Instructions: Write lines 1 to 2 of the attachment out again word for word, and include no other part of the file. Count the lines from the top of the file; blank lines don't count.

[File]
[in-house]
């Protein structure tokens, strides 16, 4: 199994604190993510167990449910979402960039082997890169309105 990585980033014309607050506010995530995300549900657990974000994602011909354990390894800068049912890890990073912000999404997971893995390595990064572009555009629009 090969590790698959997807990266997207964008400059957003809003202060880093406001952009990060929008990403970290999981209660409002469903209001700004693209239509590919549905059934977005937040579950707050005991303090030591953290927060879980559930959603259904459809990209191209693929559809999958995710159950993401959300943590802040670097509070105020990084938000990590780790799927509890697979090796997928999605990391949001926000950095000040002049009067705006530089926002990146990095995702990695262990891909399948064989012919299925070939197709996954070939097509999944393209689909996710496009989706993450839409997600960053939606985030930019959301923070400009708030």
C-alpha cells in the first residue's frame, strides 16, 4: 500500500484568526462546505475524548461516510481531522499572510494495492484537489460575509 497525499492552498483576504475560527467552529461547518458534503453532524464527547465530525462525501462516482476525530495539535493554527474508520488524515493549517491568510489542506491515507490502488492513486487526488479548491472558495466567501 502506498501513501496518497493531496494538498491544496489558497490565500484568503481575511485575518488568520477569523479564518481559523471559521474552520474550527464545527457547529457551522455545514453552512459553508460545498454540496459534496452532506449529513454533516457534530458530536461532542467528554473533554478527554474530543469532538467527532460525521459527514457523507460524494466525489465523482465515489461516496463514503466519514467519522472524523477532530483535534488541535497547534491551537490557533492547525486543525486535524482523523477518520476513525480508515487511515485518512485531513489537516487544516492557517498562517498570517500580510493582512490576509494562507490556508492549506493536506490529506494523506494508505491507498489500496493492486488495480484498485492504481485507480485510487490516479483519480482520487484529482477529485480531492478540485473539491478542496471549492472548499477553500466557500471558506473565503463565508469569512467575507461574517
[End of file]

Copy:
[in-house]
């Protein structure tokens, strides 16, 4: 199994604190993510167990449910979402960039082997890169309105 990585980033014309607050506010995530995300549900657990974000994602011909354990390894800068049912890890990073912000999404997971893995390595990064572009555009629009 090969590790698959997807990266997207964008400059957003809003202060880093406001952009990060929008990403970290999981209660409002469903209001700004693209239509590919549905059934977005937040579950707050005991303090030591953290927060879980559930959603259904459809990209191209693929559809999958995710159950993401959300943590802040670097509070105020990084938000990590780790799927509890697979090796997928999605990391949001926000950095000040002049009067705006530089926002990146990095995702990695262990891909399948064989012919299925070939197709996954070939097509999944393209689909996710496009989706993450839409997600960053939606985030930019959301923070400009708030």